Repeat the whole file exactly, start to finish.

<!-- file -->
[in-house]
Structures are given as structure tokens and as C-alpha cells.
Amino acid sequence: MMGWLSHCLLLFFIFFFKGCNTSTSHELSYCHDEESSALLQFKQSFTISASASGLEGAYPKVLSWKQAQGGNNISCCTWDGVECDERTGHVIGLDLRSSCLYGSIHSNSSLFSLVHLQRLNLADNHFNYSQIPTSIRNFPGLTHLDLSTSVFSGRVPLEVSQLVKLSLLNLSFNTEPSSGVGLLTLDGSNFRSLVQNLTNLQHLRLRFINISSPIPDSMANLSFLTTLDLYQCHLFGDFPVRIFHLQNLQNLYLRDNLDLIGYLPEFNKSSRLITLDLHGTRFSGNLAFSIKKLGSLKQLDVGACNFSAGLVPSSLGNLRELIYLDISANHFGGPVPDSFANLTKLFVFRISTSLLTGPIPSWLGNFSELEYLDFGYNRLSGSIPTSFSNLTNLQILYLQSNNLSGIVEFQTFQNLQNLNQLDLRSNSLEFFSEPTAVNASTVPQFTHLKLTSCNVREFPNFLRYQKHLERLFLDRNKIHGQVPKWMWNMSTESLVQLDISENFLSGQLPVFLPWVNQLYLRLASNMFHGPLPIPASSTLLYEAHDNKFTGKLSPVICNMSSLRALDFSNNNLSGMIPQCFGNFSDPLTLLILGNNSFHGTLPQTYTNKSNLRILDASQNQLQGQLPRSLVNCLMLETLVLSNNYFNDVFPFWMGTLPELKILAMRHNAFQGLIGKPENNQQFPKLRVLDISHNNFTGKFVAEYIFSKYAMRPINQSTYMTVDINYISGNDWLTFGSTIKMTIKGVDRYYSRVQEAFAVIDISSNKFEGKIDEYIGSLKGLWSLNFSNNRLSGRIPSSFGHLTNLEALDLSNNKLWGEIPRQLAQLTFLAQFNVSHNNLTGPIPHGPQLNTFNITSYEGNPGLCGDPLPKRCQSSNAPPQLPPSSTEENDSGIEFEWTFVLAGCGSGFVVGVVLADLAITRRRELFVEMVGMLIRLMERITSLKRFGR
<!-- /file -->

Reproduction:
[in-house]
Structures are given as structure tokens and as C-alpha cells.
Amino acid sequence: MMGWLSHCLLLFFIFFFKGCNTSTSHELSYCHDEESSALLQFKQSFTISASASGLEGAYPKVLSWKQAQGGNNISCCTWDGVECDERTGHVIGLDLRSSCLYGSIHSNSSLFSLVHLQRLNLADNHFNYSQIPTSIRNFPGLTHLDLSTSVFSGRVPLEVSQLVKLSLLNLSFNTEPSSGVGLLTLDGSNFRSLVQNLTNLQHLRLRFINISSPIPDSMANLSFLTTLDLYQCHLFGDFPVRIFHLQNLQNLYLRDNLDLIGYLPEFNKSSRLITLDLHGTRFSGNLAFSIKKLGSLKQLDVGACNFSAGLVPSSLGNLRELIYLDISANHFGGPVPDSFANLTKLFVFRISTSLLTGPIPSWLGNFSELEYLDFGYNRLSGSIPTSFSNLTNLQILYLQSNNLSGIVEFQTFQNLQNLNQLDLRSNSLEFFSEPTAVNASTVPQFTHLKLTSCNVREFPNFLRYQKHLERLFLDRNKIHGQVPKWMWNMSTESLVQLDISENFLSGQLPVFLPWVNQLYLRLASNMFHGPLPIPASSTLLYEAHDNKFTGKLSPVICNMSSLRALDFSNNNLSGMIPQCFGNFSDPLTLLILGNNSFHGTLPQTYTNKSNLRILDASQNQLQGQLPRSLVNCLMLETLVLSNNYFNDVFPFWMGTLPELKILAMRHNAFQGLIGKPENNQQFPKLRVLDISHNNFTGKFVAEYIFSKYAMRPINQSTYMTVDINYISGNDWLTFGSTIKMTIKGVDRYYSRVQEAFAVIDISSNKFEGKIDEYIGSLKGLWSLNFSNNRLSGRIPSSFGHLTNLEALDLSNNKLWGEIPRQLAQLTFLAQFNVSHNNLTGPIPHGPQLNTFNITSYEGNPGLCGDPLPKRCQSSNAPPQLPPSSTEENDSGIEFEWTFVLAGCGSGFVVGVVLADLAITRRRELFVEMVGMLIRLMERITSLKRFGR